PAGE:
My Autistic Social Engagement System is Not Dysfunctional

An emotional response to Polyvagal Theory researchers

My autistic social engagement system is not dysfunctional.

My social engagement system hears every nuance in your voice, tracks your body language, and builds a complex editable picture of who you are as a person.

My social engagement system easily attunes to animals, children, and safe people.

On a regular basis, my social engagement system allows me to offer empathetic support for my friends and family’s day to day stresses.

Before covid, my social engagement system allowed me to dance with large groups of people without experiencing any anxiety.

My social engagement system perceives when others are socially engaged and when they are masking or fawning.

My social engagement system notices what I need and enables me to set boundaries which keep me safe.

When I appear to be avoiding socialization, I’m actually protecting my internal social engagement from external threats. (Have you ever left a party early because you didn’t want to keep pretending to enjoy yourself?)

In addition to having a hyper-functional sense of sound, taste, and smell, my social engagement system may have senses that you don’t have or haven’t accessed.

My social engagement system can sense the emotional information passed in the heart-brain magnetic field. (Yes, that’s real.)

My social engagement system can “talk” with plants and trees and hear songs in rivers.

I feel the blinding light of a thousands stars if I look straight into your eyes because my social engagement system can see through your eyes into your soul.

I do not struggle to access social engagement.

My autistic nervous system has never struggled to access social engagement in safe settings.

I struggle to access SAFETY.

I struggle to be seen by your social engagement system as anything other than a threat, because I am not normal, and normal feels safe to you.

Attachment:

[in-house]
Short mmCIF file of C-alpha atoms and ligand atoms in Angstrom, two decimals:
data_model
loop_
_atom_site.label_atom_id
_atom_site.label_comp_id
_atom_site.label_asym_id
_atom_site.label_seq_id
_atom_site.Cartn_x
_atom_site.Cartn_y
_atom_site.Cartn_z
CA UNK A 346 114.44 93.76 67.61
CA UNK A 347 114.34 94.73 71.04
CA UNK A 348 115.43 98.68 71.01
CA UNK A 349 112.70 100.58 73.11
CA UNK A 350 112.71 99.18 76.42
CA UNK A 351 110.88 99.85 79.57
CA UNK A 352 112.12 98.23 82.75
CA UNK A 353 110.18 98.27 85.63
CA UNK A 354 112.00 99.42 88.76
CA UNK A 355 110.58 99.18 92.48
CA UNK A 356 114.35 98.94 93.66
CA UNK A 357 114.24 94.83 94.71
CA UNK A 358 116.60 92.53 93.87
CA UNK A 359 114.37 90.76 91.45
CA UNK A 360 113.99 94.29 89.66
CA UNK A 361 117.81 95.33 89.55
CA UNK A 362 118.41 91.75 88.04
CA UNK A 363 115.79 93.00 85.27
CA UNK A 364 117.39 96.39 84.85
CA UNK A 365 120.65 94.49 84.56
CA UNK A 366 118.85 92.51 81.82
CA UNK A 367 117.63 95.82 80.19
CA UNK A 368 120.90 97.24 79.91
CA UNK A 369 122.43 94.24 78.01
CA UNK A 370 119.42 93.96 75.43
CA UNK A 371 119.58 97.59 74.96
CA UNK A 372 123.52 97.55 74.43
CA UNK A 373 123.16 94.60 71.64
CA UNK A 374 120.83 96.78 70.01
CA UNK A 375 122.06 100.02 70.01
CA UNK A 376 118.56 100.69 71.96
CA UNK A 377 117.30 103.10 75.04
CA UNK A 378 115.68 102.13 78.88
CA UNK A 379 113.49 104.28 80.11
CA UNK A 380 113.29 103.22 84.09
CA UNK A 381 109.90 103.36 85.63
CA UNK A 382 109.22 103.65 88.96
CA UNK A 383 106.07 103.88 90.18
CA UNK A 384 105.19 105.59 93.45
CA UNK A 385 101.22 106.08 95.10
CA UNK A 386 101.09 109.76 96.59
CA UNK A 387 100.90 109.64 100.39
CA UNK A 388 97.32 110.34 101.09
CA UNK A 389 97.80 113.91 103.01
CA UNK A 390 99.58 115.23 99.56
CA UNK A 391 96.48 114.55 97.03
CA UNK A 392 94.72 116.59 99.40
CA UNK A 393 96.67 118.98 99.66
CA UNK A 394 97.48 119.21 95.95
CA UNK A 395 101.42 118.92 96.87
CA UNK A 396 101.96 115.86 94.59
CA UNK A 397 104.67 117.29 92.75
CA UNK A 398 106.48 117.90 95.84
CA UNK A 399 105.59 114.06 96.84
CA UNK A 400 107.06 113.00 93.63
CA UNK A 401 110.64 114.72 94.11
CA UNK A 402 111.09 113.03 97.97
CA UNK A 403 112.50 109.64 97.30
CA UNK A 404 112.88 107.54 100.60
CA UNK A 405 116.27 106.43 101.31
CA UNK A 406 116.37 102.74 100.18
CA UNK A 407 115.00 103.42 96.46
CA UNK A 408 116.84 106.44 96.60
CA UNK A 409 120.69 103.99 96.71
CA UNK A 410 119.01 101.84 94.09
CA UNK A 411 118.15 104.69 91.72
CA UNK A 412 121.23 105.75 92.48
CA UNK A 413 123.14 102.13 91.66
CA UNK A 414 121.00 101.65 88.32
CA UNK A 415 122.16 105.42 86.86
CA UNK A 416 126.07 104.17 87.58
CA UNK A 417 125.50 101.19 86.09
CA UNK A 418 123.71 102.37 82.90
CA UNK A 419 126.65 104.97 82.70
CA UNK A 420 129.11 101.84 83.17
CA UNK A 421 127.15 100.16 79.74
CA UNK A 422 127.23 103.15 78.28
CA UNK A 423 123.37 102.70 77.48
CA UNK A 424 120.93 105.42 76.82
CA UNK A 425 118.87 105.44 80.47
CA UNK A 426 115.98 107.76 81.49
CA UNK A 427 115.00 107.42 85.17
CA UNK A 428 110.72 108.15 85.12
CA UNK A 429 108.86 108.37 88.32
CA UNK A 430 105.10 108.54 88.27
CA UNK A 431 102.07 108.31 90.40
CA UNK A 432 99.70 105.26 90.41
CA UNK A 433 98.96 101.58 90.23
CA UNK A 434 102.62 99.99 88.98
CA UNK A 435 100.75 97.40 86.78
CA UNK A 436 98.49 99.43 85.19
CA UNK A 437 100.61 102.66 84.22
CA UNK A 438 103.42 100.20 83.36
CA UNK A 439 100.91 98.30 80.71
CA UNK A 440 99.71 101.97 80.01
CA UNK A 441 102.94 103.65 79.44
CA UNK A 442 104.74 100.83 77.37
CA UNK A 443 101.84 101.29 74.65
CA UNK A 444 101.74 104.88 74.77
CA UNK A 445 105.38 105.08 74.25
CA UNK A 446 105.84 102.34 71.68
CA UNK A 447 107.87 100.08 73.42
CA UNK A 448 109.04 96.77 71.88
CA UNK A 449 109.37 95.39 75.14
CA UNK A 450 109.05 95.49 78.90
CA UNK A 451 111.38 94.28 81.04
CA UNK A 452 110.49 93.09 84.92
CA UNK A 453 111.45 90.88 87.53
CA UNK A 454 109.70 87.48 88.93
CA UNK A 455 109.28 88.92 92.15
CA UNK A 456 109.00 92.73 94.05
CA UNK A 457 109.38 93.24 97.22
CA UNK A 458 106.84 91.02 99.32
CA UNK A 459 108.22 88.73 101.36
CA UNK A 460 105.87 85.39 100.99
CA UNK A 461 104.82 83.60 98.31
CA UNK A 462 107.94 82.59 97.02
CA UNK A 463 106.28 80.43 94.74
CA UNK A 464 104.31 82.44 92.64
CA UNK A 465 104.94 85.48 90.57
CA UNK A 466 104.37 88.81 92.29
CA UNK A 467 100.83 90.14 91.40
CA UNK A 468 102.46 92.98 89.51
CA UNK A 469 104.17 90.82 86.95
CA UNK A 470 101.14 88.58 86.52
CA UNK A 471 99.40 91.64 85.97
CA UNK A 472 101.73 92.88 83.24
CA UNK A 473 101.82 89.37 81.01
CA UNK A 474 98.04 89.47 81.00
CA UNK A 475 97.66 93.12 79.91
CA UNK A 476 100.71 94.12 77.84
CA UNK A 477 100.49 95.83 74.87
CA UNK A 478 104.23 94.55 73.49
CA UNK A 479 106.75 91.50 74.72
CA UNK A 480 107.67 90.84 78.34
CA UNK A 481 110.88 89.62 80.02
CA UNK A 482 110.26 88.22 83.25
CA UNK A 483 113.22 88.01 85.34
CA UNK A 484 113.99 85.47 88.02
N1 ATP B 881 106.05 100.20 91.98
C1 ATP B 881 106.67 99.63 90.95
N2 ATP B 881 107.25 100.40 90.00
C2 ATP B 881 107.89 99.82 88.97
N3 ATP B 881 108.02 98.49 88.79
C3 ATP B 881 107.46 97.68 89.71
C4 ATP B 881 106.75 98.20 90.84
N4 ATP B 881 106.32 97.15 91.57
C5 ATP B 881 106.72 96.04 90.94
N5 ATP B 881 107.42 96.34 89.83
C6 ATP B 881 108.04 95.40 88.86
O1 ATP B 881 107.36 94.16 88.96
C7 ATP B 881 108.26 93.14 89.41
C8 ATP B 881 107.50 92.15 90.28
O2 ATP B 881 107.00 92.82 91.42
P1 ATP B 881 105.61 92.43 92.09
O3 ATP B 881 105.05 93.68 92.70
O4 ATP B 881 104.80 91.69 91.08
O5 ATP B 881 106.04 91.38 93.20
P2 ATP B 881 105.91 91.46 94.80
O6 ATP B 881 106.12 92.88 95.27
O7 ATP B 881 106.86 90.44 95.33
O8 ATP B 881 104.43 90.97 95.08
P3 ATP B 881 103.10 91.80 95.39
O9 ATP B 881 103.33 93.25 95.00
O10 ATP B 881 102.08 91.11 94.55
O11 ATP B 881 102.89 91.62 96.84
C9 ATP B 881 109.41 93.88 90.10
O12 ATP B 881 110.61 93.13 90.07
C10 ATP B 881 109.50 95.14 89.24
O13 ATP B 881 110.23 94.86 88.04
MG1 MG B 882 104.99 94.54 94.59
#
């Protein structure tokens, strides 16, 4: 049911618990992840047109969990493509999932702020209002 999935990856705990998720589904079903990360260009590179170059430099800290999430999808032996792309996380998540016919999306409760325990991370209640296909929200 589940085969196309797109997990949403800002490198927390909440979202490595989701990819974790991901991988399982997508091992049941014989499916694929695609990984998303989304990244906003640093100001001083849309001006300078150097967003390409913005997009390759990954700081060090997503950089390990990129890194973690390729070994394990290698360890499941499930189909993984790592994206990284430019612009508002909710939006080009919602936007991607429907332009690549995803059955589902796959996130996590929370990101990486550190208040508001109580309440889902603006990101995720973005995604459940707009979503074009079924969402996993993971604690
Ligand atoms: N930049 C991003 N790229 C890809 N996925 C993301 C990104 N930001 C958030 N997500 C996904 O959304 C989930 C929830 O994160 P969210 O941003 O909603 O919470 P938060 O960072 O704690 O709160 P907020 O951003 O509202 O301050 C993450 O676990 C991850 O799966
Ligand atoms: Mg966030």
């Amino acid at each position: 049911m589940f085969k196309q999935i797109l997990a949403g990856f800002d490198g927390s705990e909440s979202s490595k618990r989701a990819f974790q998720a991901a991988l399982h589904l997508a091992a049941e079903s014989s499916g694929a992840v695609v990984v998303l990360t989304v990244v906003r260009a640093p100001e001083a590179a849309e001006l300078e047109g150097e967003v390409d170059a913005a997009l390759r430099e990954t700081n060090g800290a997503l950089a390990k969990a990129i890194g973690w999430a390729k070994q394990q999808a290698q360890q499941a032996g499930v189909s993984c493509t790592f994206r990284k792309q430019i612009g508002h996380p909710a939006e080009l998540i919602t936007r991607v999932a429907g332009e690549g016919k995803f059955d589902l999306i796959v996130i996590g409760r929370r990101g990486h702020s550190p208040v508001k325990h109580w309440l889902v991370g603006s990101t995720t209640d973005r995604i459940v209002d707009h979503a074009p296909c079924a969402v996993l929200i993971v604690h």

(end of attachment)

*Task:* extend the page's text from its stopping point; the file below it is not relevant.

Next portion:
I struggle to feel safe in clinical environments where you test my body’s responses for presumed dysfunction.

I struggle to process auditory information when two people are talking at the same time because my social engagement system prefers deep connection over cerebral games.

To you researchers who pre-assume a deficit, the presentation of hyper-function of the social engagement system will never be apparent. You will continue to test for dysfunction and receive results which appear to verify their hypothesis, but you are fundamentally wrong.

The only connection between a compromised social engagement system and the atypical features associated with autism is that most of us have developmental trauma or complex PTSD. When autistic people struggle to access their social engagement system, it is NOT because our nervous systems are inherently flawed, it is because we lack safety.

My autistic social engagement system functions as it was designed to. Even the parts that have shut down to protect me from trauma are functioning exactly as they should. Shutdown of my social engagement system in response to trauma or lack of safety is not dysfunction.

Your attention would be selective too if your social engagement system perceived the nonverbal energetic level of consciousness all the time. If you could sense what I sense, your body would heavily rely on the dorsal vagus programs for disconnection so that you could rest.

If you want to help autistic people access social engagement more often, start with assuming their system is functional and look for the myriad subtle cues in their environment that are screaming “not safe” to a hyper-sensitive social engagement system.

Hey, thanks for reading this article! My name is Janae Elisabeth. I make infographics about neuroscience and polyvagal theory because I believe free neuroscience education will change the world. You can find them on Facebook here: linktr.ee/TraumaGeek.

This work is made possible by my rockstar patron supporters at www.patreon.com/TraumaGeek.

If you’d like to chat with me about trauma, neurodiversity, or polyvagal theory, you can click here to schedule. www.calendly.com/TraumaGeek

Janae Elisabeth is a researcher-storyteller and neurodiversity advocate from western North Carolina. #actuallyautistic #traumaismyspecialinterest

Get the Medium app

A button that says 'Download on the App Store', and if clicked it will lead you to the iOS App store
A button that says 'Get it on, Google Play', and if clicked it will lead you to the Google Play store